On Tuesday, April 5, the General Student Senate (GSS) held their weekly meeting in Neville 100 and invited representatives from club sports to present budget expectations for the upcoming year.
In total, GSS spoke with 19 club sport teams including field hockey, figure skating, men’s and women’s lacrosse, men’s and women’s rugby and many others.
Most of the budgets included equipment and travel needs for the clubs, and many clubs belonged to Tier 2.
Frank Kelly, the vice president of financial affairs (VPFA) for the University of Maine Student Government (UMSG), highlighted how the club sports tier system works for the members of the senate that were unaware.
“There are five tiers within the tier system and we fund the top four,” Kelly said.“As you move up, the tier requirements get greater and greater.”
Clubs must meet certain requirements such as community service hours in order to move up the tiers, and as the tiers go up, the more money clubs are able to receive from the senate.
The senate provides a significant amount of support to the clubs on campus.
The Women’s Basketball Club came to the student senate on Tuesday requesting funding for uniforms and basketballs.
Zachary Wyles, the president of UMSG, said that UMaine athletics has numerous extra jerseys available but denied the Women’s Basketball Club access to them.
“In order to participate in the league, you need jerseys,” VPFA Kelly said.
The Women’s Basketball Club is a fairly new sports club and have not yet had the opportunity to fundraise for their club, which is how most clubs pay for their jerseys. Due to this, there was heavy encouragement and support from the senate to pass this funding request in order to get the Women’s Basketball Club on its feet.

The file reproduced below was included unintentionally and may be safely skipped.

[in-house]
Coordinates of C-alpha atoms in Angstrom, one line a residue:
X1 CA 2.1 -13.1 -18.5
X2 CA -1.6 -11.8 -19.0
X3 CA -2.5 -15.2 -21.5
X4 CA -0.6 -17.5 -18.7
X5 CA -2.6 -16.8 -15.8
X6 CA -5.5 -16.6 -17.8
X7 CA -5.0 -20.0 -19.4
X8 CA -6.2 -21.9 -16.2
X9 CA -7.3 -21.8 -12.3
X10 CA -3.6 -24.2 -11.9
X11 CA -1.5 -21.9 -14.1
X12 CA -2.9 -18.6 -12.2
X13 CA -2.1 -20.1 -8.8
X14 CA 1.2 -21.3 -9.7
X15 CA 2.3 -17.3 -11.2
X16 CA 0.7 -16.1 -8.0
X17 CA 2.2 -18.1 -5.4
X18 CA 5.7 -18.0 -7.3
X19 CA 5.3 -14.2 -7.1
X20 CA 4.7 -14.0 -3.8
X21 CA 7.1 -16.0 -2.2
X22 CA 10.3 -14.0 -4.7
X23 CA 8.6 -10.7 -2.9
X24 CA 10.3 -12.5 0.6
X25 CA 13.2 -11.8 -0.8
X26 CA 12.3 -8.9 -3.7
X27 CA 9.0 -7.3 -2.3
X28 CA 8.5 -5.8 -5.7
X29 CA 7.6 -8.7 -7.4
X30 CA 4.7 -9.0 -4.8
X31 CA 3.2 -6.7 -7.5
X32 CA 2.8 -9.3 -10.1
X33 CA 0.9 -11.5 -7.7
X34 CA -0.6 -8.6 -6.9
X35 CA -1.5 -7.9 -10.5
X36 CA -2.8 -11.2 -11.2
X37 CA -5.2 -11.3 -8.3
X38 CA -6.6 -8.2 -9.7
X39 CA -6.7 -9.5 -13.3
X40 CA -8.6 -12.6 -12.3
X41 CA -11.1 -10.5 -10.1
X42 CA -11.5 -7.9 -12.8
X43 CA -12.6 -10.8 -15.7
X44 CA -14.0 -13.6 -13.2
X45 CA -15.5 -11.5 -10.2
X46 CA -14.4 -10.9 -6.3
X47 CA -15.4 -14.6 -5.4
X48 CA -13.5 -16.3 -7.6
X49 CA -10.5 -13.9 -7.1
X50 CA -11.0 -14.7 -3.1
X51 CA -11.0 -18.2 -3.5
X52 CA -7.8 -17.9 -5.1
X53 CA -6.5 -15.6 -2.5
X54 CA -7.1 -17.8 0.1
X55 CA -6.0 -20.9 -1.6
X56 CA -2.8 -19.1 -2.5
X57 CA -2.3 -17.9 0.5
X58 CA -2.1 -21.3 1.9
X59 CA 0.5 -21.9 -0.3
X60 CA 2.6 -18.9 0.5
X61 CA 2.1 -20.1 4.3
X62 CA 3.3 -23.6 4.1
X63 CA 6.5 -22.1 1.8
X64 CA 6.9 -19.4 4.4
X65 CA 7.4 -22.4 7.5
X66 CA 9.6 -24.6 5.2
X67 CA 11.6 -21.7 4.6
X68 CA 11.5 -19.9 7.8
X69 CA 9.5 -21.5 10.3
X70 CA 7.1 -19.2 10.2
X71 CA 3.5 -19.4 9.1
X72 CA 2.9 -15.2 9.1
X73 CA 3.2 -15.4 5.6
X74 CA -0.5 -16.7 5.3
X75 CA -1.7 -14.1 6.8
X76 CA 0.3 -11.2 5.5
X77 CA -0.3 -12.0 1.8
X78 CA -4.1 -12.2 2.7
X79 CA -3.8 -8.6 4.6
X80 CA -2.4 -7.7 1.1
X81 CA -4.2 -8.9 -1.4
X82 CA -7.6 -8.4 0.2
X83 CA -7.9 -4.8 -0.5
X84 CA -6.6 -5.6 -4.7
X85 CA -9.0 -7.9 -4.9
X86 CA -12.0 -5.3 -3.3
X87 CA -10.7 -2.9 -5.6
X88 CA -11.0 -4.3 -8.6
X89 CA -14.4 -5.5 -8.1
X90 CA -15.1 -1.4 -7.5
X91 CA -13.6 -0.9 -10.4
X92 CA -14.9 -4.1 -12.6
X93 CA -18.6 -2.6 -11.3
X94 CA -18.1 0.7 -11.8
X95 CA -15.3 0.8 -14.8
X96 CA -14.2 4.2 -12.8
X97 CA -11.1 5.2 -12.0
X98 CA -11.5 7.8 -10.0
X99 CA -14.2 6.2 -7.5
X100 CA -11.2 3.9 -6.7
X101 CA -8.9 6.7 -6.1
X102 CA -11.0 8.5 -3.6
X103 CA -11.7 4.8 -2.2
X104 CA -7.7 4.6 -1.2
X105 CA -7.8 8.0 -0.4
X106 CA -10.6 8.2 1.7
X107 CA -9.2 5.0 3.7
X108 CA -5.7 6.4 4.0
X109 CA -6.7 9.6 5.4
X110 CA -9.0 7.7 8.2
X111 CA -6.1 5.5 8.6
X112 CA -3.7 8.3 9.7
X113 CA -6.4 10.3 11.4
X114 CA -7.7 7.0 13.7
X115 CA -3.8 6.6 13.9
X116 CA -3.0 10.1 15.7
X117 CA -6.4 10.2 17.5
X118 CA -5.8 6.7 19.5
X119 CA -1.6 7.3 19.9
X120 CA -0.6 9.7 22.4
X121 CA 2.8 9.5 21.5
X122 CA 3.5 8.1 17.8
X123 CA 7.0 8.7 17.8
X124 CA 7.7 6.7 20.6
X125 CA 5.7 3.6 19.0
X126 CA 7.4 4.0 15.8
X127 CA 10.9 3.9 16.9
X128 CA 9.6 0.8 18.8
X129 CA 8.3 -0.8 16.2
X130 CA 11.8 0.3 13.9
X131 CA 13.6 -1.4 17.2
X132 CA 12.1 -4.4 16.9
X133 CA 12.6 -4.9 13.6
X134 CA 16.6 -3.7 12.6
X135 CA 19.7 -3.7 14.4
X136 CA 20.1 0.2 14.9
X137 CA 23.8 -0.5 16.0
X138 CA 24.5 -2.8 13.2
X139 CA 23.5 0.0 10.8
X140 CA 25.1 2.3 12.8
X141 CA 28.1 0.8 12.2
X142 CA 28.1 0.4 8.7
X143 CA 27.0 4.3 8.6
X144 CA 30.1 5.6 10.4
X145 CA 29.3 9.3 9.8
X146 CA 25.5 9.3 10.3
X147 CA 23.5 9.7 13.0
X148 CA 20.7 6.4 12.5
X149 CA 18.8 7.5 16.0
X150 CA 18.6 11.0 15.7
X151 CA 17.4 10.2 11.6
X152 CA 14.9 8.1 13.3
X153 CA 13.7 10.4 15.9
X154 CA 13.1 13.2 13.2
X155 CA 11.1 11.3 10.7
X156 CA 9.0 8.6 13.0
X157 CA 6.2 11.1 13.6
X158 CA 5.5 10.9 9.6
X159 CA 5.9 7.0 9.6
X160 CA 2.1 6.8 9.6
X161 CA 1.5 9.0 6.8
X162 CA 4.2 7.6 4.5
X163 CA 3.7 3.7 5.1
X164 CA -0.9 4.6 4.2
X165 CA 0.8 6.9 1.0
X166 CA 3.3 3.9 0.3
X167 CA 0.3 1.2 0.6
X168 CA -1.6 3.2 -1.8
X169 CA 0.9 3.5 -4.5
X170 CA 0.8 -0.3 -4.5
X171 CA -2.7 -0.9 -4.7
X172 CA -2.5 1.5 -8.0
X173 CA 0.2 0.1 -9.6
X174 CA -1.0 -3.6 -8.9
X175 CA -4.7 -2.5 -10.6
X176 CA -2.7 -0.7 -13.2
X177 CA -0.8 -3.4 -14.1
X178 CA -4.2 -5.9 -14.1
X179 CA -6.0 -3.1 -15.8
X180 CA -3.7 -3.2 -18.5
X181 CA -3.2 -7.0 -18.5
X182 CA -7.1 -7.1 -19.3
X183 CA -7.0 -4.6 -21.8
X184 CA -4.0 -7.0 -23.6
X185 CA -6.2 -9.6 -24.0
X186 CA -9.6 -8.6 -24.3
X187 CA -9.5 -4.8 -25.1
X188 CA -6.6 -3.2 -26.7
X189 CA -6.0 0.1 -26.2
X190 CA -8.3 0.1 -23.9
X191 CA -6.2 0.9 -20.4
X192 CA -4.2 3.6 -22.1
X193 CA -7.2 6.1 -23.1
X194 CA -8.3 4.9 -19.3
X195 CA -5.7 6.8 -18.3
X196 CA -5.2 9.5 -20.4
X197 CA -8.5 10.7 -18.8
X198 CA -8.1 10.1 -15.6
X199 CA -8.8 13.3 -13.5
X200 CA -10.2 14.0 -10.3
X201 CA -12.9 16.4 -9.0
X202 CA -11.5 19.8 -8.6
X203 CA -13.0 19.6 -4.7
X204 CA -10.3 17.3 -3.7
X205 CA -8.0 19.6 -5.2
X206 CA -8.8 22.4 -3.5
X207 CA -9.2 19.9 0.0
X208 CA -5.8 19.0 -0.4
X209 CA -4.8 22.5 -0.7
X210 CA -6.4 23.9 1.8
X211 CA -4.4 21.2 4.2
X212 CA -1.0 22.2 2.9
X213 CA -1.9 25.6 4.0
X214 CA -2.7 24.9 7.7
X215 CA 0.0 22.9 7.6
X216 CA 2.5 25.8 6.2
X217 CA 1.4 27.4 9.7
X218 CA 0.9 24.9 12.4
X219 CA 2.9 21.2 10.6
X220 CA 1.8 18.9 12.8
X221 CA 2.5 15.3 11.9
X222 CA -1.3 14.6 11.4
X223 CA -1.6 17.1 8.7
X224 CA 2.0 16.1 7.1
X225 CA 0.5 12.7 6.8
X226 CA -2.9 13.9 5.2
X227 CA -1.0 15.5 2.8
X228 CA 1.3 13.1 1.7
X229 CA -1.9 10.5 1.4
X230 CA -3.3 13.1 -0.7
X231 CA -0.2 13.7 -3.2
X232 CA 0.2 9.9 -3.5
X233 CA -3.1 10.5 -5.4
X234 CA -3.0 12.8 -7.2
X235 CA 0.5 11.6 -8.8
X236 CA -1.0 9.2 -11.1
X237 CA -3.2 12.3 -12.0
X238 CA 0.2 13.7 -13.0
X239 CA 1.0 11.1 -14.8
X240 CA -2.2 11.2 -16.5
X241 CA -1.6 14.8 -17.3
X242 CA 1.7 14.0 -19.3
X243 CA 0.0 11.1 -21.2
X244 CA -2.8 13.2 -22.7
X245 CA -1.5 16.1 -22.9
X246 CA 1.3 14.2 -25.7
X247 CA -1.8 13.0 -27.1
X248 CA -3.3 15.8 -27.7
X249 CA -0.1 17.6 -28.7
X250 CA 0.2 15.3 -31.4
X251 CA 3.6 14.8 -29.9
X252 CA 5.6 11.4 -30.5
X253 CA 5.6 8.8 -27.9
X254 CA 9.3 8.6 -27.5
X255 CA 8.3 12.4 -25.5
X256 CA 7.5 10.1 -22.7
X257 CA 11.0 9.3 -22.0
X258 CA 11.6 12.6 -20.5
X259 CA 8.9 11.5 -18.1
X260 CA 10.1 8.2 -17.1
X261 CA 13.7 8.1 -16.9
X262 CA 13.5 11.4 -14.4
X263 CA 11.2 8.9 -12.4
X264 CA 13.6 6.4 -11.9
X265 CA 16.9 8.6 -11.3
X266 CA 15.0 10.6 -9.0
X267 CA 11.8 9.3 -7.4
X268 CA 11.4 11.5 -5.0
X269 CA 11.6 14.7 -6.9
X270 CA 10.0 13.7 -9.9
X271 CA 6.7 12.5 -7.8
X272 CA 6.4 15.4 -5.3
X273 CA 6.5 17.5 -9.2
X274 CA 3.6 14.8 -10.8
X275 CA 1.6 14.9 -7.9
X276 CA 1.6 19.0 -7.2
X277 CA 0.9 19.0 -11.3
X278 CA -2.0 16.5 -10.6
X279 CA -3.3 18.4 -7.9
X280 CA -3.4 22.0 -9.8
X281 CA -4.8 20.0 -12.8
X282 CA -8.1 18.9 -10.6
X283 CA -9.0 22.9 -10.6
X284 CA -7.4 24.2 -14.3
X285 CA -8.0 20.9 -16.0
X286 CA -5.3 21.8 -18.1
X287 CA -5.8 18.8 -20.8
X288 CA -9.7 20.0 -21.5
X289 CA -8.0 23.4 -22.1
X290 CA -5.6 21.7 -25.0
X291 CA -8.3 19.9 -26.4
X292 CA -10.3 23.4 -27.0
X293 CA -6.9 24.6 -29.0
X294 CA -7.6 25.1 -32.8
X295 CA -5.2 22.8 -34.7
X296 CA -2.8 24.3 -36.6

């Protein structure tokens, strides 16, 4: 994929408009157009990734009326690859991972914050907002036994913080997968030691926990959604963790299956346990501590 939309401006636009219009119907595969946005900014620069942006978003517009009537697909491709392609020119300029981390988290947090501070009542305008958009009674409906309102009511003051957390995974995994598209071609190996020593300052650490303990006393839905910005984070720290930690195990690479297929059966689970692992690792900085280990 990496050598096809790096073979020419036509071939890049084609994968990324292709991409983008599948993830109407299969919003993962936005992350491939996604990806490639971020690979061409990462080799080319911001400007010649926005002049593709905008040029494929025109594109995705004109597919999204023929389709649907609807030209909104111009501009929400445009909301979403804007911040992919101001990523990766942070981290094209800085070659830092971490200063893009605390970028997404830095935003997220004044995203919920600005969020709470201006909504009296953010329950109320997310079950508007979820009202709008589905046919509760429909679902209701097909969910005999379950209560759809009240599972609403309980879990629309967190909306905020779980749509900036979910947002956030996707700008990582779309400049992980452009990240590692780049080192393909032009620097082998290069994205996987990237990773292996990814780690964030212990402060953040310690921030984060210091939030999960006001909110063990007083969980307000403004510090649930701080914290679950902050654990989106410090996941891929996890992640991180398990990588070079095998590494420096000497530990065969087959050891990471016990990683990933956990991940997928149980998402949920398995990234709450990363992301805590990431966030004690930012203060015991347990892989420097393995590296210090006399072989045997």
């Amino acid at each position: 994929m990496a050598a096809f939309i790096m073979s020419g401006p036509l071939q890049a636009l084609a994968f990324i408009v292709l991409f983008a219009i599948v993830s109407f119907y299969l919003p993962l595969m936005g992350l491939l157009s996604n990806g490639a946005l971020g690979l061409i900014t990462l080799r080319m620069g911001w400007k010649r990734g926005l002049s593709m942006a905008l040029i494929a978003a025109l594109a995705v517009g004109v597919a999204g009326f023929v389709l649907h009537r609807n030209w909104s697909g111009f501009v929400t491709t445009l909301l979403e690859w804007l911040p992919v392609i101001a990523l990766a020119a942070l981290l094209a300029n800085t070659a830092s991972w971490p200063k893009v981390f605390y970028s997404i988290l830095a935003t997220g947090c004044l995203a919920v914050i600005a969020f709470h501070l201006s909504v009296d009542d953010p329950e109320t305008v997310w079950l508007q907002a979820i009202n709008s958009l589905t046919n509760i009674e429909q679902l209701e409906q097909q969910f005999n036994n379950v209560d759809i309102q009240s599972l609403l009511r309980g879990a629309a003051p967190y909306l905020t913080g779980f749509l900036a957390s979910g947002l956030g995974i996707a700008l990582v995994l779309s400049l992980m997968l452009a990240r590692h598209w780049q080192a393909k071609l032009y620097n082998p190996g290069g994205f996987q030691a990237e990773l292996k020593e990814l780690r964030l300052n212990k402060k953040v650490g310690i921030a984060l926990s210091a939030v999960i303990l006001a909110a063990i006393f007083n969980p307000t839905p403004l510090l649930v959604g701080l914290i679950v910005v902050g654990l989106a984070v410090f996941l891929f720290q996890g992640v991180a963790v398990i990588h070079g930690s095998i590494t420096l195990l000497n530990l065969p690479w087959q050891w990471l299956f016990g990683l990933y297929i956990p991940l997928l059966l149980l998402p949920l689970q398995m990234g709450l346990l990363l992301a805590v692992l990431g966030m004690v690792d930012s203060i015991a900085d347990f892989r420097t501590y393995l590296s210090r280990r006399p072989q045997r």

After a period of discussion, the senate approved the funding request.
There was also a large funding request from the Climbing Club who was seeking over $4000 for climbing gear.
There was a heavy debate in the previous senate meeting that occurred on Tuesday, March 29, regarding climbing gear. A request by the Backcountry Squatters Club for climbing gear was denied as VPFA Kelly highlighted that the senate avoids providing the same gear to multiple clubs.
“It really comes down to the core purpose of a club,” Kelly said. “Last week, what I tried to express was that Backcountry Squatters expanding their scope starts to cover other clubs and it makes it so that we are looking at buying very expensive gear and multiples of it.”
Their resolution is to add additional gear onto the Climbing Clubs’ request to provide Backcountry Squatters with the gear they require and come up with an inventory system through which the gear is all stored together.
“We ended up having a discussion about increasing the amount of gear that we would purchase so that we can make gear available for other clubs that have interest in climbing,” Patrick Downing, the president of the Climbing Club, said.
The goal moving forward is for any clubs interested in utilizing the gear to have access to it as well.
There was also a stipulation added to the funding request that it will be allotted once a comprehensive safety process is established by the Climbing Club.
“Liability insurance applies to stuff like this and our goal is to make sure that the insurance policy doesn’t get touched,” Kelly said.
Kelly highlighted that Maine is a state with great opportunities for climbing and that the senate should be encouraging students to explore the outdoors safely.
The senate approved the funding request and put the debate to rest.
The club Wilde Stein also successfully received funding for their upcoming Lavender Prom.
“I think it is a great opportunity for students who were not able to attend their high school prom,” Kelly said. “Wilde Stein has been putting on a lot of great events as of late, the Drag Show was a huge success and I have no reason to believe this won’t be as well.”
Lavender Prom is scheduled for Friday, April 15, at 7:00 p.m. in the Wells Conference Center.